Other characteristic Carnivora are civets, various ichneumons, and the benturong (Arctictis).
The same conclusion is indicated by the absence from the Moluccas and Celebes of various other Mammals, Quadrumana, Carnivora, Insectivora and Ruminants, which abound in the western part of the Archipelago.
Orders: Bimana, Quadrumana, Carnivora, Marsupialia, Rodentia, Edentata, Pachydermata, Ruminantia, Cetacea.
Orders: (a) Monodelphia: Bimana, Quadrumana, Cheiroptera, Insectivora, Rodentia, Edentata, Carnivora, Amphibia, Pachydermata, Ruminantia, Cetacea; (b) Didelphia: Marsupialia, Monotremata.
Orders: Insectivora, Chiroptera, Dermoptera, Edentata (Sub-orders: Xenarthra, Pholidota, Tubulidentata), Rodentia (Sub-orders: Duplicidentata, Simplicidentata), Tillodontia, Carnivora (Sub-orders: Fissipedia, Pinnipedia, Creodonta), Cetacea (Sub orders: Archaeoceti, Odontoceti, Mystacoceti), Sirenia, Ungulata (Sub-orders: Proboscidea, Hyracoidea, Barypoda, Toxodontia, Amblypoda, Litopterna, Ancylopoda, Condylarthra, Perissodactyla, Artiodactyla), Primates (Sub-orders: Prosimiae, Anthropoidea).
The true Carnivora are three only, the bear, the dog and the marten.
As some compensation for its paucity of useful animals and food plants, New Zealand was, of course, free from wild carnivora, has no snakes, and only one poisonous insect, the katipo, a timid little spider found on certain sea-beaches.
BEAR, properly the name of the European brown bear (Ursus arctus), but extended to include all the members of the Ursidae, the typical family of Arctoid carnivora, distinguished by their massive bodies, short limbs, and almost rudimentary tails.
Food competition among mammals, especially intensified on islands, and the introduction of Carnivora constitute another class of causes.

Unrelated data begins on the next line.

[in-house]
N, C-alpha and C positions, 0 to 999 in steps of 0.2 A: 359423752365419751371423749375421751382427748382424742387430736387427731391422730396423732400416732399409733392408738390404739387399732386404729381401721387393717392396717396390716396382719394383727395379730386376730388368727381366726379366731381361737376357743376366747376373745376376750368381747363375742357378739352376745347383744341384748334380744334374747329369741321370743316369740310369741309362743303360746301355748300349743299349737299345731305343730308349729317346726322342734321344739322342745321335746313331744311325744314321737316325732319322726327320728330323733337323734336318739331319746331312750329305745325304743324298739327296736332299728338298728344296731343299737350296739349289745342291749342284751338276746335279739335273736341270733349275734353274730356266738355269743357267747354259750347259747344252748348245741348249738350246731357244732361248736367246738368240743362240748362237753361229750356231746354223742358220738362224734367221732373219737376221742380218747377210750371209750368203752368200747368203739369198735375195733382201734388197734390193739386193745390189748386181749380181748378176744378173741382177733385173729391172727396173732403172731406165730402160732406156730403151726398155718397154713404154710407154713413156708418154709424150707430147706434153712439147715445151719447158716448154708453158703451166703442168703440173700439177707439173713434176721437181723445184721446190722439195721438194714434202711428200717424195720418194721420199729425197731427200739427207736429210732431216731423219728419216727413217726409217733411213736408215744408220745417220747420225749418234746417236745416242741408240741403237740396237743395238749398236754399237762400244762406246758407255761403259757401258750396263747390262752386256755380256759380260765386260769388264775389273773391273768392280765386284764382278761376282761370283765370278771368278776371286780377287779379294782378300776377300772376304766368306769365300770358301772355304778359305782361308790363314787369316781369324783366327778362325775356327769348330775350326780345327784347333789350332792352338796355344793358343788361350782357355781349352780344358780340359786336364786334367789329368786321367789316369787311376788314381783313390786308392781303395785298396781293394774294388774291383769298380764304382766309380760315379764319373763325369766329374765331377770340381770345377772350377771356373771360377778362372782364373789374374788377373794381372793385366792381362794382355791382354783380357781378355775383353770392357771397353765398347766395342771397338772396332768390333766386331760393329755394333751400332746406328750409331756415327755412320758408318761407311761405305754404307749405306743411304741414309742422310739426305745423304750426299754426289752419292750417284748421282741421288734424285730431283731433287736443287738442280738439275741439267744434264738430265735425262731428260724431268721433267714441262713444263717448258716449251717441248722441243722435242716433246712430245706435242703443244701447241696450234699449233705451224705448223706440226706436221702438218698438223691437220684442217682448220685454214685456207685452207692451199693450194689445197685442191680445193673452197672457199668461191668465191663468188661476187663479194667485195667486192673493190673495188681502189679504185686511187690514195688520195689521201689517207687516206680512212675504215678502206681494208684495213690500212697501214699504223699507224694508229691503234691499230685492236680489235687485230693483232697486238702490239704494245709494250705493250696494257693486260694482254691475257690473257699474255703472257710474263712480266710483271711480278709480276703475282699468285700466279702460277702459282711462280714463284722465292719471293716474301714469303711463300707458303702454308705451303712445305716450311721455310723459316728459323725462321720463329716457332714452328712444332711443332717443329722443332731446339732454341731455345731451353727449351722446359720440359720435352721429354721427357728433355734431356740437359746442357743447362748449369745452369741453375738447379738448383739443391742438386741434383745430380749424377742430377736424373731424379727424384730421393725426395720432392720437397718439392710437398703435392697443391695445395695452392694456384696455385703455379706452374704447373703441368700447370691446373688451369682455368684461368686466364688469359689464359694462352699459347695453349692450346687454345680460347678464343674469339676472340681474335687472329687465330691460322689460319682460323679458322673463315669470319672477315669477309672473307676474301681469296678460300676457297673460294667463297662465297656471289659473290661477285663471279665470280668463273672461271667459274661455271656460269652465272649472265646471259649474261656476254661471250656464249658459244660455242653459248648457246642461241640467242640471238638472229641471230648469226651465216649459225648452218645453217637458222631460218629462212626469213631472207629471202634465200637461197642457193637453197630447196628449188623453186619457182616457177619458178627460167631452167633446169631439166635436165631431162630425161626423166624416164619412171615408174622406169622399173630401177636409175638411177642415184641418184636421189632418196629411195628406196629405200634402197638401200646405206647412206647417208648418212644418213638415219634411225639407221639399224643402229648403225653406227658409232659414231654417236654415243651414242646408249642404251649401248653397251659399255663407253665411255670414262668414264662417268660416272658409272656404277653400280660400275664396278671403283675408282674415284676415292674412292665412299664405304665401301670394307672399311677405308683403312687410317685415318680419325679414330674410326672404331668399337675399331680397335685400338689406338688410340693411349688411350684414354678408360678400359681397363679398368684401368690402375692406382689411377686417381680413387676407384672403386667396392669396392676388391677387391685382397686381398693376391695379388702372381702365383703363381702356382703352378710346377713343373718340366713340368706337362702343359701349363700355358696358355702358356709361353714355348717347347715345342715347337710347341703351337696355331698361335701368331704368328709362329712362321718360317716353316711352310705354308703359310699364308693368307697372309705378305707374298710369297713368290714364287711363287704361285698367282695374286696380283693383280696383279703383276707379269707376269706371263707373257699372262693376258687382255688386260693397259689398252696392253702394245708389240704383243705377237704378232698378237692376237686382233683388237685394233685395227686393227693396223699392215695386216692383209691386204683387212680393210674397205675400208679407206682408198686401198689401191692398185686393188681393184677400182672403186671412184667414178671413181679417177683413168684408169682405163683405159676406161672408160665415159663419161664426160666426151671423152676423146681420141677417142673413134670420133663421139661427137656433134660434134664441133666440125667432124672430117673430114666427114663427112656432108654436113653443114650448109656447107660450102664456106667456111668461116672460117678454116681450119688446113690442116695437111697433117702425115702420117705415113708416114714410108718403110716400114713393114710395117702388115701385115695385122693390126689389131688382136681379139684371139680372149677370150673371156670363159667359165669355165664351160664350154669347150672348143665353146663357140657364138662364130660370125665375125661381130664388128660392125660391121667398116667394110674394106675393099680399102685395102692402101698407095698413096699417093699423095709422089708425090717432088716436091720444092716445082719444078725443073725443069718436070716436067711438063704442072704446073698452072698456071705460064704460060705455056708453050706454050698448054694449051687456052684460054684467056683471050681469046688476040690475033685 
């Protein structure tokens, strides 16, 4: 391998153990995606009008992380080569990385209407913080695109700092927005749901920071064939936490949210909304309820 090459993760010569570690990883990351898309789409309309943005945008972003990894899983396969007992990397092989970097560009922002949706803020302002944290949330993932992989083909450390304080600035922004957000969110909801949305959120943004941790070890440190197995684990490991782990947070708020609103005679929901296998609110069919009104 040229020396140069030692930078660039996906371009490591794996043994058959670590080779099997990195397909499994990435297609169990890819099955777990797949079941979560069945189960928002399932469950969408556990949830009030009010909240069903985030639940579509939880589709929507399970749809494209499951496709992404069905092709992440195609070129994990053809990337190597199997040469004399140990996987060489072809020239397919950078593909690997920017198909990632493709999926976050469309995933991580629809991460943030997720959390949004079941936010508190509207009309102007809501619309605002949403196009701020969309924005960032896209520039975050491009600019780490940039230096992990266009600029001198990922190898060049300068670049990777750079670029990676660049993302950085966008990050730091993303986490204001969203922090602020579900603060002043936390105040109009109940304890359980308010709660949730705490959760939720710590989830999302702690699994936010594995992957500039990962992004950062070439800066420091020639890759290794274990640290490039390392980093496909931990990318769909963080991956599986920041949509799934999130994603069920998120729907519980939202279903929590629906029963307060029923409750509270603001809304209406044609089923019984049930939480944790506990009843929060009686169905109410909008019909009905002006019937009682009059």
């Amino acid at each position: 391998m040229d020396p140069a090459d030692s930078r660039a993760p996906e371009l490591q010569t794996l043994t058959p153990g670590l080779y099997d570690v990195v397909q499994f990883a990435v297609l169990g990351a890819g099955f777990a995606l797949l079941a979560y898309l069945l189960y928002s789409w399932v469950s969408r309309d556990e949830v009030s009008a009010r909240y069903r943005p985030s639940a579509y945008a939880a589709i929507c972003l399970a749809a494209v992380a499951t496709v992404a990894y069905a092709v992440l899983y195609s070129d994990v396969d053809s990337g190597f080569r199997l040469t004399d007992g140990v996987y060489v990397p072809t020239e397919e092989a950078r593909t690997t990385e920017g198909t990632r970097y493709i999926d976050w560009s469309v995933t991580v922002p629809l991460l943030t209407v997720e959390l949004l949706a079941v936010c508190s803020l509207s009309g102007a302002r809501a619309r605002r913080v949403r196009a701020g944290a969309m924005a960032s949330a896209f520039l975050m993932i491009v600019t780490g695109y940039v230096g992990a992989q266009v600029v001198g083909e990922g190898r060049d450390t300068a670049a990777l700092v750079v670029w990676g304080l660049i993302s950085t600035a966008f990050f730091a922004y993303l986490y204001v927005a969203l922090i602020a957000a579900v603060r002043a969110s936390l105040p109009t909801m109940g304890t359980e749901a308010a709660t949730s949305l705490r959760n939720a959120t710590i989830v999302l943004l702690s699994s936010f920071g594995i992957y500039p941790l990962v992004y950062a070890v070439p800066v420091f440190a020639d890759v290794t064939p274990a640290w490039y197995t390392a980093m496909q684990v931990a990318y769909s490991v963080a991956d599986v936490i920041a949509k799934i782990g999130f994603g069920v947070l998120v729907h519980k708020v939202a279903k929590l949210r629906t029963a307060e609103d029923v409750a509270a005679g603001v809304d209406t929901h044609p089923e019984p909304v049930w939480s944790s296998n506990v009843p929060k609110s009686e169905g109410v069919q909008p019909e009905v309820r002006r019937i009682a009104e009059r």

We are dependent upon the Carnivora, Rodentia, Ungulata and Marsupialia for our supplies of furs, the first two classes being by far of the greatest importance.
The Carnivora include bears, wolverines, wolves, raccoons, foxes, sables, martens, skunks, kolinskis, fitch, fishers, ermines, cats, sea otters, fur seals, hair seals, lions, tigers, leopards, lynxes, jackals, &c. The Rodentia include beavers, nutrias, musk-rats or musquash, marmots, hamsters, chinchillas, hares, rabbits, squirrels, &c. The Ungulata include Persian, Astrachan, Crimean, Chinese and Tibet lambs, mouflon, guanaco, goats, ponies, &c. The Marsupialia include opossums, wallabies and kangaroos.
The finest and closest wools are possessed by the amphibious Carnivora and Rodentia, viz.
The lion belongs to the genus Fells of Linnaeus (for the characters and position of which see Carnivora), and differs from the tiger and leopard in its uniform colouring, and from all the other Felidae in the hair of the top of the head, chin and neck, as far back as the shoulder, being not only much longer, but also differently disposed from the hair elsewhere, being erect or directed forwards, and so constituting the characteristic ornament called the mane.
Neither are there any dangerous species of Carnivora, which are represented by the timid puma (Felis concolor), three species of wildcats, three of the fox, two of Conepatus, a weasel, sea-otter and six species of seal.
Yet even there it has to contend with the many species of carnivora which prey upon its eggs and young - the latter especially; and H.
The fauna of the Tibetan Himalaya is essentially European or rather that of the northern half of the old continent, which region has by zoologists been termed Palaearctic. Among the characteristic animals may be named the yak, from which is reared a cross breed with the ordinary horned cattle of India, many wild sheep, and two antelopes, as well as the musk-deer; several hares and some burrowing animals, including pikas (Lagomys) and two or three species of marmot; certain arctic forms of carnivora - fox, wolf, lynx, ounce, marten and ermine; also wild asses.
Besides these carnivora some very peculiar forms are found, the most remarkable of which is Aelurus, sometimes called the cat-bear, a type akin to the American racoon.
HYENA, a name applicable to all the representatives of the mammalian family Hyaenidae, a group of Carnivora allied to the civets.
From all other large Carnivora except the African hunting-dog, hyenas are distinguished by having only four toes on each foot, and are further characterized by the length of the fore-legs as compared with the hind pair, the non-retractile claws, and the enormous strength of the jaws and teeth, which enables them to break the hardest bones and to retain what they have seized with unrelaxing grip.